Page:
for they shall all know me, from the least of them to the greatest.
Hebrews 8:10b-11, NRSV
Are you enough? Are you loved, and lovable? Do you know, REALLY know, that God delights in you?
YES is the true answer: you are enough, you are loved and lovable, and you are a delight to God. Know this, accept this, inscribe this in your head and on your heart. This is the law of love that guides life and gives us all we need to embody love in our outer actions and inner thoughts. We won’t do it perfectly, and we might not always do it happily, but we can and will do it. And that, my friend, is reason enough to rejoice.
Let this knowledge settle into your bones, and allow your soul the freedom to sing, dance, praise and love.
May you be content with yourself just the way your are.
No one is perfect – it’s one of the larger truths of life. No one gets the right answer every single time, perfectly executes a new skill on the first try, or embodies physical perfection. Some sing off key, others can’t draw a recognizable figure. Some can’t cook, some can’t organize their schedules or living spaces. Some show up too early, some show up late for everything. Imperfection is everywhere – physical, emotional, intellectual, and spiritual. No one is perfect.
But perfection isn’t the point, and seeking perfection is an exercise in frustration if not futility. None of us are expected to be perfect by God, and none of us should expect perfection from ourselves or others.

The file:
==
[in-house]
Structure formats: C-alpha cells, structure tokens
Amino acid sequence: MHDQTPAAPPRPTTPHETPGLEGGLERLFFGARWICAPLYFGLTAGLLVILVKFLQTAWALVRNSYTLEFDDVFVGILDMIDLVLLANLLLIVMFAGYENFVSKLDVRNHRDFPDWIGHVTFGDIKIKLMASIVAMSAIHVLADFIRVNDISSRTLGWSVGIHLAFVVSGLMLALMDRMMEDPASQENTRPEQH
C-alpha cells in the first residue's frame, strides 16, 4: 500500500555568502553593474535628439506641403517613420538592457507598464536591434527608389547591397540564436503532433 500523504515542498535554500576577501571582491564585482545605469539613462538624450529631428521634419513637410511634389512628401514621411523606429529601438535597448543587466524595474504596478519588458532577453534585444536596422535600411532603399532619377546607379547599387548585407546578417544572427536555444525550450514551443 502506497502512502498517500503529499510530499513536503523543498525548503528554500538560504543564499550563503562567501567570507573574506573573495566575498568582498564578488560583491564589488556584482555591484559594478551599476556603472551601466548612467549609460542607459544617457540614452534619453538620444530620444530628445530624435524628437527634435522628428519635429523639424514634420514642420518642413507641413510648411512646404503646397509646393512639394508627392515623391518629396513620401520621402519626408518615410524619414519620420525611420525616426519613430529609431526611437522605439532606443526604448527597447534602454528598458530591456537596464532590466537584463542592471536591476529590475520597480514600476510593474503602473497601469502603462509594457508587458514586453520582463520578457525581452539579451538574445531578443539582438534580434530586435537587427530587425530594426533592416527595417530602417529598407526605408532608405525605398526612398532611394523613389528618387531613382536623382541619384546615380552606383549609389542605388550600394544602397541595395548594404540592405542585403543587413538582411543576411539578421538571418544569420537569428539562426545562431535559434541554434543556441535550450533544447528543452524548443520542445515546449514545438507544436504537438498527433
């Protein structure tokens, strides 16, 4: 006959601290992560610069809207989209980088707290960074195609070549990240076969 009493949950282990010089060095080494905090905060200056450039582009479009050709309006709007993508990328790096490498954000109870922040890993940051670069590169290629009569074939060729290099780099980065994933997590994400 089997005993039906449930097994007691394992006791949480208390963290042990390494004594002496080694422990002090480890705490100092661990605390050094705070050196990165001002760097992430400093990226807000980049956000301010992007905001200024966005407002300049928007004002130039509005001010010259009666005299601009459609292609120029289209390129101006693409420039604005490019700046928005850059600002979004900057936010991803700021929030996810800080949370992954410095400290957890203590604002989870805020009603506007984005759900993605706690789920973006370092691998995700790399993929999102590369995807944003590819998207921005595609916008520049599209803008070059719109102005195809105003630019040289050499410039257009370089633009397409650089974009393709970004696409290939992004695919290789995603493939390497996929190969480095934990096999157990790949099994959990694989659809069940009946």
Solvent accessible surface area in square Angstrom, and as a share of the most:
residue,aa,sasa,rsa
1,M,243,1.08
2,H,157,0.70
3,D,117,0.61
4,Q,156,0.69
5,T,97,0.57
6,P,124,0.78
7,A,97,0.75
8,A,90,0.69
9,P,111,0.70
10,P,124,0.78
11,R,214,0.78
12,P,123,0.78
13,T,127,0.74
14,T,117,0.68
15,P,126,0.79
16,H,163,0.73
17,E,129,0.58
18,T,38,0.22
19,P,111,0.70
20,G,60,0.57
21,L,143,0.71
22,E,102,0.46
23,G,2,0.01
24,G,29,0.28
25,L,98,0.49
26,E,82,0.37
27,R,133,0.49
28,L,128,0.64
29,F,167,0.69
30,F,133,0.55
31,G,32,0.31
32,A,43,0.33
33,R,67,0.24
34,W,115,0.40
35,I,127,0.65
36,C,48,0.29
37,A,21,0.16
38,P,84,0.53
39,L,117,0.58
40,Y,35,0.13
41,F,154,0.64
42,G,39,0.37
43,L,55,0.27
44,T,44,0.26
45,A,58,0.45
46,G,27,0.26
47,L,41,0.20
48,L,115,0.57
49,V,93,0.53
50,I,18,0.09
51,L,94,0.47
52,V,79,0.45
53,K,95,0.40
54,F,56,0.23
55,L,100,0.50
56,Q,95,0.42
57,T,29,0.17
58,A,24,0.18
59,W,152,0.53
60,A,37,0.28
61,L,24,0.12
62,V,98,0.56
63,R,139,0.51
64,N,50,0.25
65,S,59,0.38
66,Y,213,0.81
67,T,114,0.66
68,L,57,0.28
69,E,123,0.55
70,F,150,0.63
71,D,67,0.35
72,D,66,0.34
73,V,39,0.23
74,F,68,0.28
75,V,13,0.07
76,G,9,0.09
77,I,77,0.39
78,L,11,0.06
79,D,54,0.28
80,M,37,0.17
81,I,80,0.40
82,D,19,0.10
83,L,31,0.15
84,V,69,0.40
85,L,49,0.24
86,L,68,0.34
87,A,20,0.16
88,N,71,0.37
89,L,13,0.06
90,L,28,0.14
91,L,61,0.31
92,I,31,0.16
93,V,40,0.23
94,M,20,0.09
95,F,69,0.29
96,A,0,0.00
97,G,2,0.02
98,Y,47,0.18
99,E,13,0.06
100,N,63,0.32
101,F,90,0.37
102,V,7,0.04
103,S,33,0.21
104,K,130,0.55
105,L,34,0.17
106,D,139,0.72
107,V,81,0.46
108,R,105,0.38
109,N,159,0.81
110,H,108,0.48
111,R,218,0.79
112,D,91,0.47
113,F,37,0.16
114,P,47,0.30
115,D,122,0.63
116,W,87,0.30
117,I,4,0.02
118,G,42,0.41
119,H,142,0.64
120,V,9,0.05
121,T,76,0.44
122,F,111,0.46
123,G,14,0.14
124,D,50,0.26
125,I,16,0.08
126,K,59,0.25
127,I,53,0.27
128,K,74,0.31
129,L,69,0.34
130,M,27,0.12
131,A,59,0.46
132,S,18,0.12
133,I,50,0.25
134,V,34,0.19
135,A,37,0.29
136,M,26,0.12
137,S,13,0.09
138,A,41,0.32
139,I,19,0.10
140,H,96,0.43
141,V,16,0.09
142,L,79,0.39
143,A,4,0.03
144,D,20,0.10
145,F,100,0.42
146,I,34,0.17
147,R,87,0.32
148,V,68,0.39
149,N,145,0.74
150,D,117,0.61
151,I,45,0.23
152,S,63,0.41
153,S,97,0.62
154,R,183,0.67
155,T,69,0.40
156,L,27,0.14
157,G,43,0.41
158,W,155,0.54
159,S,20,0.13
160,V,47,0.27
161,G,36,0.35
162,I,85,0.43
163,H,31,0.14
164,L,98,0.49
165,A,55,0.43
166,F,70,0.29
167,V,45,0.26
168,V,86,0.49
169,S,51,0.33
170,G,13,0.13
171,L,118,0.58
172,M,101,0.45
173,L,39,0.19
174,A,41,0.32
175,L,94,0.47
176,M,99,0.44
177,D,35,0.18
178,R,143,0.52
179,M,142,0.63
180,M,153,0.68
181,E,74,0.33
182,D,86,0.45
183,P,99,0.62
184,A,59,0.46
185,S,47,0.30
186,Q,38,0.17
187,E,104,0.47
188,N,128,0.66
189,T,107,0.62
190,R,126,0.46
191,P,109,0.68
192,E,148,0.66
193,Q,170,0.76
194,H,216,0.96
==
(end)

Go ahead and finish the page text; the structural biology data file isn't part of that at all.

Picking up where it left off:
To remember that perfection isn’t the point, I ask myself a single question: Today, am I someone who tries to love God, myself, and my neighbor? If I my answer is yes, I am content.
There’s only one person in the whole world like you, and people can like you exactly as you are. Mr. Rogers
May you use the gifts that you have received, and pass on the love that has been given to you.
Everyone is born with unique gifts and deserving of deep love. Everyone has something to offer their small part of the world that no one else can, bringing new realities into being. But it takes encouragement and courage to offer your gifts to the world. Often, they seem so small, so limited.
That’s where the second part of this benediction comes in…
Pass on the love that has been given to you. If you haven’t been loved as deeply and broadly as you deserve (and you do deserve such love!), let God’s infinite love fill your heart and pass that on. Gifts alone aren’t enough; gifts offered in love are.
It’s one of the great mysteries of life, and one of the most obvious. It’s amazing how easy it is to overlook.
May you trust that you are exactly where you are meant to be.
Why am I here, at this particular place in this particular time? Why this family, these friends, this fragile and ephemeral life?
You and I are exactly where we are meant to be, not because these particular circumstances are just rewards or punishments. We are exactly where we are meant to be because we are always and eternally in the embrace of God.
Life could have been different, but it isn’t. We are exactly where we are supposed to be because it’s only from this exact spot that we take up our lives. It’s only in this exact here, this exact now, that you and I can love God, ourselves, and each other.